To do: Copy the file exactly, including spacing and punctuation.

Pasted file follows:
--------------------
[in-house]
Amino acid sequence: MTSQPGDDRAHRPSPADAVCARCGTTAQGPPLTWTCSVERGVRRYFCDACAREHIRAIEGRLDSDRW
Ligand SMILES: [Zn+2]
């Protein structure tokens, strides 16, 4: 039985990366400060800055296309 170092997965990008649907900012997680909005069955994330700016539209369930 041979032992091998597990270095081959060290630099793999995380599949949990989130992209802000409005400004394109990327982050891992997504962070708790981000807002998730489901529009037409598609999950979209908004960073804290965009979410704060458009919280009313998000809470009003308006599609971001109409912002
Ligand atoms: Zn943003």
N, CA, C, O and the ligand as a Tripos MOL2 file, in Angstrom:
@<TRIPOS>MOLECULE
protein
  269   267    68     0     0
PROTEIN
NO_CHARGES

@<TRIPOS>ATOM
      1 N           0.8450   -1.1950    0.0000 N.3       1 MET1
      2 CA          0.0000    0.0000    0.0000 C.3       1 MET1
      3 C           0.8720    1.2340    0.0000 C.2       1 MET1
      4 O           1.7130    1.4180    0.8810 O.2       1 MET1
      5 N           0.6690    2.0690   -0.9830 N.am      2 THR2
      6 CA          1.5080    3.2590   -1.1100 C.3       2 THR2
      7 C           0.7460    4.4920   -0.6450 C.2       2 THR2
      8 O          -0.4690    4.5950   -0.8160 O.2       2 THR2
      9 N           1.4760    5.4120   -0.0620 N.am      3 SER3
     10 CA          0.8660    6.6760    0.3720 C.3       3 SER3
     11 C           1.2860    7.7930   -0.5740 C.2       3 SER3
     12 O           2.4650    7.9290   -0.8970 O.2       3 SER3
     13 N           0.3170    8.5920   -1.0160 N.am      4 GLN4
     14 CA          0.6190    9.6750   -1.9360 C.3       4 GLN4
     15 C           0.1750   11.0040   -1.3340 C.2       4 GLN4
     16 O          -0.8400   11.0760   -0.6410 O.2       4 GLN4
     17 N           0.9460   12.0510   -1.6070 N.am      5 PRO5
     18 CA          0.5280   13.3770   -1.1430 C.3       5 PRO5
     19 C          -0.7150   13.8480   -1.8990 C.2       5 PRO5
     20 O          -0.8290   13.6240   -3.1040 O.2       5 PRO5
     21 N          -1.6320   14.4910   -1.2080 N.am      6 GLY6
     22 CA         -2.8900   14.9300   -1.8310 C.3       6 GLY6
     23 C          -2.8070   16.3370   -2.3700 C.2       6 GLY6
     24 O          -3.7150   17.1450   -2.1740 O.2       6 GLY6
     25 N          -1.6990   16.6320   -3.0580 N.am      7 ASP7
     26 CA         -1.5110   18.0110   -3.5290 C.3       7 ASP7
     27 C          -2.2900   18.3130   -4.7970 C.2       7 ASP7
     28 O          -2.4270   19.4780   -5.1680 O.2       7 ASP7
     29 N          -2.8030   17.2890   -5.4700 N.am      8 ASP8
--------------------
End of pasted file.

[in-house]
Amino acid sequence: MTSQPGDDRAHRPSPADAVCARCGTTAQGPPLTWTCSVERGVRRYFCDACAREHIRAIEGRLDSDRW
Ligand SMILES: [Zn+2]
């Protein structure tokens, strides 16, 4: 039985990366400060800055296309 170092997965990008649907900012997680909005069955994330700016539209369930 041979032992091998597990270095081959060290630099793999995380599949949990989130992209802000409005400004394109990327982050891992997504962070708790981000807002998730489901529009037409598609999950979209908004960073804290965009979410704060458009919280009313998000809470009003308006599609971001109409912002
Ligand atoms: Zn943003």
N, CA, C, O and the ligand as a Tripos MOL2 file, in Angstrom:
@<TRIPOS>MOLECULE
protein
  269   267    68     0     0
PROTEIN
NO_CHARGES

@<TRIPOS>ATOM
      1 N           0.8450   -1.1950    0.0000 N.3       1 MET1
      2 CA          0.0000    0.0000    0.0000 C.3       1 MET1
      3 C           0.8720    1.2340    0.0000 C.2       1 MET1
      4 O           1.7130    1.4180    0.8810 O.2       1 MET1
      5 N           0.6690    2.0690   -0.9830 N.am      2 THR2
      6 CA          1.5080    3.2590   -1.1100 C.3       2 THR2
      7 C           0.7460    4.4920   -0.6450 C.2       2 THR2
      8 O          -0.4690    4.5950   -0.8160 O.2       2 THR2
      9 N           1.4760    5.4120   -0.0620 N.am      3 SER3
     10 CA          0.8660    6.6760    0.3720 C.3       3 SER3
     11 C           1.2860    7.7930   -0.5740 C.2       3 SER3
     12 O           2.4650    7.9290   -0.8970 O.2       3 SER3
     13 N           0.3170    8.5920   -1.0160 N.am      4 GLN4
     14 CA          0.6190    9.6750   -1.9360 C.3       4 GLN4
     15 C           0.1750   11.0040   -1.3340 C.2       4 GLN4
     16 O          -0.8400   11.0760   -0.6410 O.2       4 GLN4
     17 N           0.9460   12.0510   -1.6070 N.am      5 PRO5
     18 CA          0.5280   13.3770   -1.1430 C.3       5 PRO5
     19 C          -0.7150   13.8480   -1.8990 C.2       5 PRO5
     20 O          -0.8290   13.6240   -3.1040 O.2       5 PRO5
     21 N          -1.6320   14.4910   -1.2080 N.am      6 GLY6
     22 CA         -2.8900   14.9300   -1.8310 C.3       6 GLY6
     23 C          -2.8070   16.3370   -2.3700 C.2       6 GLY6
     24 O          -3.7150   17.1450   -2.1740 O.2       6 GLY6
     25 N          -1.6990   16.6320   -3.0580 N.am      7 ASP7
     26 CA         -1.5110   18.0110   -3.5290 C.3       7 ASP7
     27 C          -2.2900   18.3130   -4.7970 C.2       7 ASP7
     28 O          -2.4270   19.4780   -5.1680 O.2       7 ASP7
     29 N          -2.8030   17.2890   -5.4700 N.am      8 ASP8